SUBJECT/S: Backpacker Tax
ABC RADIO, COUNTRY HOUR
THURSDAY, 13 OCTOBER 2016
HOST: The Government is paying for the change by tying it to other measures including a 95 per cent tax on backpackers’ super and a higher tax on all passengers departing Australia for overseas. Labor and its agriculture spokesman Joel Fitzgibbon are refusing to rush those through.
JOEL FITZGIBBON, SHADOW MINISTER FOR AGRICULTURE, FISHERIES, FORESTRY AND RURAL AND REGIONAL AUSTRALIA: It’s absolutely normal for a bill like that to go to a Senate Committee. That’s the normal course of things and I note that despite declaring the urgency, the Government hasn’t introduced the bill into the Parliament for debate today which is what you would do if you thought it was urgent. Remember that the Labor Party has said that it will expedite its passage through the House of Representatives.
HOST: What do you say to farmers who say that Labor has abandoned them on this issue?
FITZGIBBON: How have we abandoned them?
HOST: By delaying once again something they have called for a resolution to for almost 18 months.
FITZGIBBON: Which farmers? The National Farmers Federation has said that but I am inundated with farmers in particular calling me saying we don’t want 19 per cent. By the Government’s own admission 19 per cent is no different than 32.5 per cent.
HOST: So if that’s your justification for a review, why a review? Why not just say, okay we will ditch it all together?
FITZGIBBON: We are not having a review, we are having a Senate Committee look into a bill in the Parliament. That is what happens with almost every bill. And again, it is a bill with three new taxes in it and it’s perfectly reasonable to have this Senate Committee, as it always does, to ask some questions, in particular on the impact of the increase of the departure tax on our tourism sector and the impact on farmers with hitting them with a 9 per cent superannuation charge and putting it straight back to the tax office. That is extraordinary.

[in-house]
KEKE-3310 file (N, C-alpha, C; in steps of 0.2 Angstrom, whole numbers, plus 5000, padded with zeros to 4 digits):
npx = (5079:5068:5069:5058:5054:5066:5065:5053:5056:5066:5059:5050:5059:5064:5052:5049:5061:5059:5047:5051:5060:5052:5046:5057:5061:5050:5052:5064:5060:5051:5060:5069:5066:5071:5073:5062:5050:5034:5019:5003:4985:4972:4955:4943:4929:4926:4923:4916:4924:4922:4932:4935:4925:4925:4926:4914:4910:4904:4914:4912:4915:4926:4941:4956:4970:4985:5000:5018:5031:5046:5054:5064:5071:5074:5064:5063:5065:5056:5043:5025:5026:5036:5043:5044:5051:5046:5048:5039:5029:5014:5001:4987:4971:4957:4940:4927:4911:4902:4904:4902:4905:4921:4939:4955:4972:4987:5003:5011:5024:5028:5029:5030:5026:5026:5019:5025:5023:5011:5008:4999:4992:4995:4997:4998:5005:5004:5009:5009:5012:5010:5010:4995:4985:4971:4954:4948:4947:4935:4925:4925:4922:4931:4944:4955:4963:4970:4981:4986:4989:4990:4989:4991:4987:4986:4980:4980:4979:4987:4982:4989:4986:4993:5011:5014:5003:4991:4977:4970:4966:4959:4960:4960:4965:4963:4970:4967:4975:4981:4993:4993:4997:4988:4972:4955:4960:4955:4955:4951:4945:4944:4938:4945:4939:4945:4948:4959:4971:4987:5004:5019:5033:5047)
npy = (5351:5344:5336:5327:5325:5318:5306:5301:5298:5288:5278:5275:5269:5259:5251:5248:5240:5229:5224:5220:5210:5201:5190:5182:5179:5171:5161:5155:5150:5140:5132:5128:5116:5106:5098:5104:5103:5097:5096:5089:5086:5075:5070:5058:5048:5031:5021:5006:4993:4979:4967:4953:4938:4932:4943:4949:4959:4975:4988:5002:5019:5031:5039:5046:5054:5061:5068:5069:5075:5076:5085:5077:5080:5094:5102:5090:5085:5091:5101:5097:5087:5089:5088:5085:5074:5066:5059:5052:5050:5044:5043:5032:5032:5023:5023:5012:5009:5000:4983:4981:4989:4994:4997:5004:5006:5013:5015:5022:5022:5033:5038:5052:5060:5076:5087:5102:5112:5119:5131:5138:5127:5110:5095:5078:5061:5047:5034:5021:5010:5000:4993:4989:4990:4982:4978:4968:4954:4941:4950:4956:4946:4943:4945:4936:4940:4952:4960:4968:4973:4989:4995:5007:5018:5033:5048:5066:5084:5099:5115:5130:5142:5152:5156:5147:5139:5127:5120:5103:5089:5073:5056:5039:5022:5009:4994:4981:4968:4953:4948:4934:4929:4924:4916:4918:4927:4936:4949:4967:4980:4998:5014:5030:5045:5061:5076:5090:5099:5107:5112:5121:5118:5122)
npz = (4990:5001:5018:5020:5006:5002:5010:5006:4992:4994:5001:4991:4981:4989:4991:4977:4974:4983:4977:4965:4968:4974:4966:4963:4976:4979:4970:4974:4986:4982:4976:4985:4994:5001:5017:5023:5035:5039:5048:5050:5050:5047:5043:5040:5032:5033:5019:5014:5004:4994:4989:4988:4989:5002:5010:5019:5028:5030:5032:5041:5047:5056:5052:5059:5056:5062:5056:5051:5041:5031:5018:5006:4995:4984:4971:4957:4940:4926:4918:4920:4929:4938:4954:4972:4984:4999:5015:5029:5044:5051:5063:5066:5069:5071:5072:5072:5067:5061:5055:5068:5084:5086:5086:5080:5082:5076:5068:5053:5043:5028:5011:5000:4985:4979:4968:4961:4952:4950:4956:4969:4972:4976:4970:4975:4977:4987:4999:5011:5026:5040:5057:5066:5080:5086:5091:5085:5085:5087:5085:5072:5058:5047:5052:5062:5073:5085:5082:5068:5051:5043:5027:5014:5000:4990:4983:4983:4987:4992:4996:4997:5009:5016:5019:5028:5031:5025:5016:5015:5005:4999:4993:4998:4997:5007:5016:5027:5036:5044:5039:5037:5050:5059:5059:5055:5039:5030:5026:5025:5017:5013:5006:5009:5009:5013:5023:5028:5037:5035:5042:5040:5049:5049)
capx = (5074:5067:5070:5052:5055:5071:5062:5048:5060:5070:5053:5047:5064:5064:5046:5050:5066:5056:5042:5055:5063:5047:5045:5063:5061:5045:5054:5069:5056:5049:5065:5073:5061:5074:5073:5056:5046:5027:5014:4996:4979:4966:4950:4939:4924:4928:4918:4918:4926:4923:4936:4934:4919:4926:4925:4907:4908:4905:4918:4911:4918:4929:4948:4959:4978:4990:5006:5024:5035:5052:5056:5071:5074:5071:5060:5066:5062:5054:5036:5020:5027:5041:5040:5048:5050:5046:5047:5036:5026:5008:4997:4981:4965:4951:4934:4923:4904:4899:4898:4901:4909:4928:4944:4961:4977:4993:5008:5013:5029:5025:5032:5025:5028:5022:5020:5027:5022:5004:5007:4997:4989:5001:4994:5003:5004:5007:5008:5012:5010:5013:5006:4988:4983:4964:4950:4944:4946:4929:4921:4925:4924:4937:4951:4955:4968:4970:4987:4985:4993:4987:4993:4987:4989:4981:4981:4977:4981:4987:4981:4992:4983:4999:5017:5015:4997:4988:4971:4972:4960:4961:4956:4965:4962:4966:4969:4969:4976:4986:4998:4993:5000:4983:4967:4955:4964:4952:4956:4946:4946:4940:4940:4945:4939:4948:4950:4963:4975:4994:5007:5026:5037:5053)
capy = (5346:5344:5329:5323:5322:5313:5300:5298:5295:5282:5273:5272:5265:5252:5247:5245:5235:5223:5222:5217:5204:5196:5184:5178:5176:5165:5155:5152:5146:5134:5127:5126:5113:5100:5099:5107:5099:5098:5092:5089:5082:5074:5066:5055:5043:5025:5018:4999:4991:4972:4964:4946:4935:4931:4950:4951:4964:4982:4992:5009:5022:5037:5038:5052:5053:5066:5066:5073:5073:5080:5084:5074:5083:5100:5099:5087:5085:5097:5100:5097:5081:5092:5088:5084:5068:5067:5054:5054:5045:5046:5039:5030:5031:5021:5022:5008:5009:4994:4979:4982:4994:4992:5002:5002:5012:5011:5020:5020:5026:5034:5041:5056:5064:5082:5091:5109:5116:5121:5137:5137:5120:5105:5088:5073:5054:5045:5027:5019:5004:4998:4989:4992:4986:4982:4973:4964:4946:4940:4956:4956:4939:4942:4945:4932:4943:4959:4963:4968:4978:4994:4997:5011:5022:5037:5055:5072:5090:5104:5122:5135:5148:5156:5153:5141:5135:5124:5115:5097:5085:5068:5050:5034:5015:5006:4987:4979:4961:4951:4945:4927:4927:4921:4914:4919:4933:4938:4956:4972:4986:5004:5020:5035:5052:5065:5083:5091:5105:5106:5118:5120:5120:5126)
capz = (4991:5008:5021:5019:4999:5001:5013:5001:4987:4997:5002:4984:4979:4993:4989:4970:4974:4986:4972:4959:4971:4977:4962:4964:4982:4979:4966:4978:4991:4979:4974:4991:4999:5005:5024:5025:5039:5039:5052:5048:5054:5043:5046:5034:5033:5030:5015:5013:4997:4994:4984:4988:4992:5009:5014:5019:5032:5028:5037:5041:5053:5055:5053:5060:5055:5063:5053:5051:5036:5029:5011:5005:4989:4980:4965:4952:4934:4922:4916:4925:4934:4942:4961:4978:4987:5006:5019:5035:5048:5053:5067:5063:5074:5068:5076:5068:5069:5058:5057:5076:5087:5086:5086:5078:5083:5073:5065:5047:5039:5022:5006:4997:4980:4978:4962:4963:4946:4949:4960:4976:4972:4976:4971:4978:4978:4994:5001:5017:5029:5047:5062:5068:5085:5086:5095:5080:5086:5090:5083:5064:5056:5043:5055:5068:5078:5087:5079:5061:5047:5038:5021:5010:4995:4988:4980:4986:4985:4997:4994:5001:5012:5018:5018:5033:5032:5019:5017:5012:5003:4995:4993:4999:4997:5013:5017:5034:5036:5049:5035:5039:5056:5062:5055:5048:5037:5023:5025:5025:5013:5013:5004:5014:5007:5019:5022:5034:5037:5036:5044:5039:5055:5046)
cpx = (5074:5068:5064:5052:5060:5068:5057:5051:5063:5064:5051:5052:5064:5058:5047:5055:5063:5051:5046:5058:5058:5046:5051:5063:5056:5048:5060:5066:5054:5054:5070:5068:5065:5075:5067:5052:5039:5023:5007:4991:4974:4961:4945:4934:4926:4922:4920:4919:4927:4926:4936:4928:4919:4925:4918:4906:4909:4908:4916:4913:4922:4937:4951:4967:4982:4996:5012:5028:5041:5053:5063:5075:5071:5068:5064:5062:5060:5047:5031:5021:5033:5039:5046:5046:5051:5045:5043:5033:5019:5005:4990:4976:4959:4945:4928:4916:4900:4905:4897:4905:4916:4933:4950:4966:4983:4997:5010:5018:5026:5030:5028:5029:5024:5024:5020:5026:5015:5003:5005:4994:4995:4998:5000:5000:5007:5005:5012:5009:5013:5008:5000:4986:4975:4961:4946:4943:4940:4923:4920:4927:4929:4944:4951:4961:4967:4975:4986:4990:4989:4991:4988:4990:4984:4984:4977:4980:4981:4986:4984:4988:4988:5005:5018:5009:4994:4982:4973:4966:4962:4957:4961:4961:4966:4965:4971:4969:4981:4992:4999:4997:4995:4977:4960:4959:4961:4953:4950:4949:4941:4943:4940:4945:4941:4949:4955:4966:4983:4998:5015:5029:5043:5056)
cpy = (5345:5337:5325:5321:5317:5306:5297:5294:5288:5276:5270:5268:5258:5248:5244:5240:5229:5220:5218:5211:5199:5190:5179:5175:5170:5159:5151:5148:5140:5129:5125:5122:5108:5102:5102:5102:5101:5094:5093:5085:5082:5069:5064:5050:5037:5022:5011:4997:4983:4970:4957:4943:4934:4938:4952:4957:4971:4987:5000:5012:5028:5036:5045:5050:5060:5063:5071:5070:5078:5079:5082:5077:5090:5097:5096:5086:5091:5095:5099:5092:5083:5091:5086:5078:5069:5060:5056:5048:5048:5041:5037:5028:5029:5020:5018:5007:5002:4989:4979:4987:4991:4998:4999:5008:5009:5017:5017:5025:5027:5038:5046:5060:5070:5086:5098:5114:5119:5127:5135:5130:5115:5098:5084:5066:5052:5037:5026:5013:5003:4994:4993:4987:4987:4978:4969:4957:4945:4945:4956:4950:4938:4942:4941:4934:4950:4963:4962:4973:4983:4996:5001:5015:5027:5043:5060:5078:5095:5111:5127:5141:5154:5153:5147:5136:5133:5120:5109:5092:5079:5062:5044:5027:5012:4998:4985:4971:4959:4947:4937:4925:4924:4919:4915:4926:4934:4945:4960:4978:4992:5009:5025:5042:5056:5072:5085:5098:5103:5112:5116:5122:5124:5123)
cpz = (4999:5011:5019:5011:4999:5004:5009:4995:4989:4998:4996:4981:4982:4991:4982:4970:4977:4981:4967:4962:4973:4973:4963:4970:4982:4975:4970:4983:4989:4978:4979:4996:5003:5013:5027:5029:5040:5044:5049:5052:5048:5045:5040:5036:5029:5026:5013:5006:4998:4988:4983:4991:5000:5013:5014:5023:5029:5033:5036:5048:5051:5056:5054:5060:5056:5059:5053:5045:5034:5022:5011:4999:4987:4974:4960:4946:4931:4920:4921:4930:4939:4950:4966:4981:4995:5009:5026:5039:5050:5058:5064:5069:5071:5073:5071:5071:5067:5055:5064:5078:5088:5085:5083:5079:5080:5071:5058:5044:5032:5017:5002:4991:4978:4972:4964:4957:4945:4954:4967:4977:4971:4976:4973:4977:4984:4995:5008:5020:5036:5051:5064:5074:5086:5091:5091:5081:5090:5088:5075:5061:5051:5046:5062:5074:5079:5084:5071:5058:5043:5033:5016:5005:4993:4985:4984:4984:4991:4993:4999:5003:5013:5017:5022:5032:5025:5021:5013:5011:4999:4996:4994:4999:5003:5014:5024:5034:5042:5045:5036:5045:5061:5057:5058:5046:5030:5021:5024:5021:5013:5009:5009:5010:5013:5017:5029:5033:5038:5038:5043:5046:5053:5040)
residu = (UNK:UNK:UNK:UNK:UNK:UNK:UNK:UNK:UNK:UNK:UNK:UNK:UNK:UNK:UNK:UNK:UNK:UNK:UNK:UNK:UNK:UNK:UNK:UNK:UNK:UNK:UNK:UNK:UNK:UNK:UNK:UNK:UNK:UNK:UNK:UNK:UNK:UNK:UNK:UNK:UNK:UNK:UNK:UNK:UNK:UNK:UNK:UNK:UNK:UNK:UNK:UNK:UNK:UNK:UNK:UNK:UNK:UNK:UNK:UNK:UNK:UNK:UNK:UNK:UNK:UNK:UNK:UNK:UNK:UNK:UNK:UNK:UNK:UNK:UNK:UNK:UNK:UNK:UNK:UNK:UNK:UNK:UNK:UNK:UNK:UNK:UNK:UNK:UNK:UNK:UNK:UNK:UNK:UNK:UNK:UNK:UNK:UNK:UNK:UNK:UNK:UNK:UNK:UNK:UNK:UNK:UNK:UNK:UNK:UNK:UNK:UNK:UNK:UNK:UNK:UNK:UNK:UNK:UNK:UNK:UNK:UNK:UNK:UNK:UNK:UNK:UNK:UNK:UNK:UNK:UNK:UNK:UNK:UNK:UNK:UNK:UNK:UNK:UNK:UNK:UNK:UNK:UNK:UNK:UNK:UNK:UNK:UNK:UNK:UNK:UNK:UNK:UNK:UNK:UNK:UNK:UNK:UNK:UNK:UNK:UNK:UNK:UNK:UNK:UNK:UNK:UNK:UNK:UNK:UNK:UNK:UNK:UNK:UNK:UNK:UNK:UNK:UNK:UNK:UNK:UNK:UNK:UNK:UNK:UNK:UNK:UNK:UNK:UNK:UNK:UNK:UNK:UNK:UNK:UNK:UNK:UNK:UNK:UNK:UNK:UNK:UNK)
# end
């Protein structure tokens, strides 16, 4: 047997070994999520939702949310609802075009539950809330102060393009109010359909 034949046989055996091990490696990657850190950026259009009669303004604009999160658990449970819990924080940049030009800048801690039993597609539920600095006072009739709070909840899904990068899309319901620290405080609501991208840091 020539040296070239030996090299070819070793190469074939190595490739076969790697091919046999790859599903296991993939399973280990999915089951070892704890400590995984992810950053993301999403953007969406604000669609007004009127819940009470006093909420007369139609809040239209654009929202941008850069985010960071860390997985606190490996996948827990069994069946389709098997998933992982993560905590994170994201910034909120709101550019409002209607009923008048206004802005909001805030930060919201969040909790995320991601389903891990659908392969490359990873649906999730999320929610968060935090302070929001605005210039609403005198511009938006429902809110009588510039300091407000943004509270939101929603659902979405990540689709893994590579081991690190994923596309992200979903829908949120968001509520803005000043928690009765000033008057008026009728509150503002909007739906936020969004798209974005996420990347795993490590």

HOST: Are you prepared to accept politicians on both side have dudded farmers on this issue by taking so long to resolve it?
FITZGIBBON: How can that be Anna? In May of 2015, the Government of the day proposed a new backpacker tax.
HOST: Which Labor didn’t oppose at the time.
FITZGIBBON: I do face the dilemma Anna when the National Farmers Federation and a number of other industry groups are telling me to vote for 19 per cent but at the same time the Government, and growers are telling me they can’t compete at 19 per cent, so it is the Government who has created this dilemma for me. It is the Government who has created this mess and it is for the Government to fix this mess. Having cried crocodile tears about getting it through the Parliament quickly, they have failed to introduce it to the Parliament for debate today.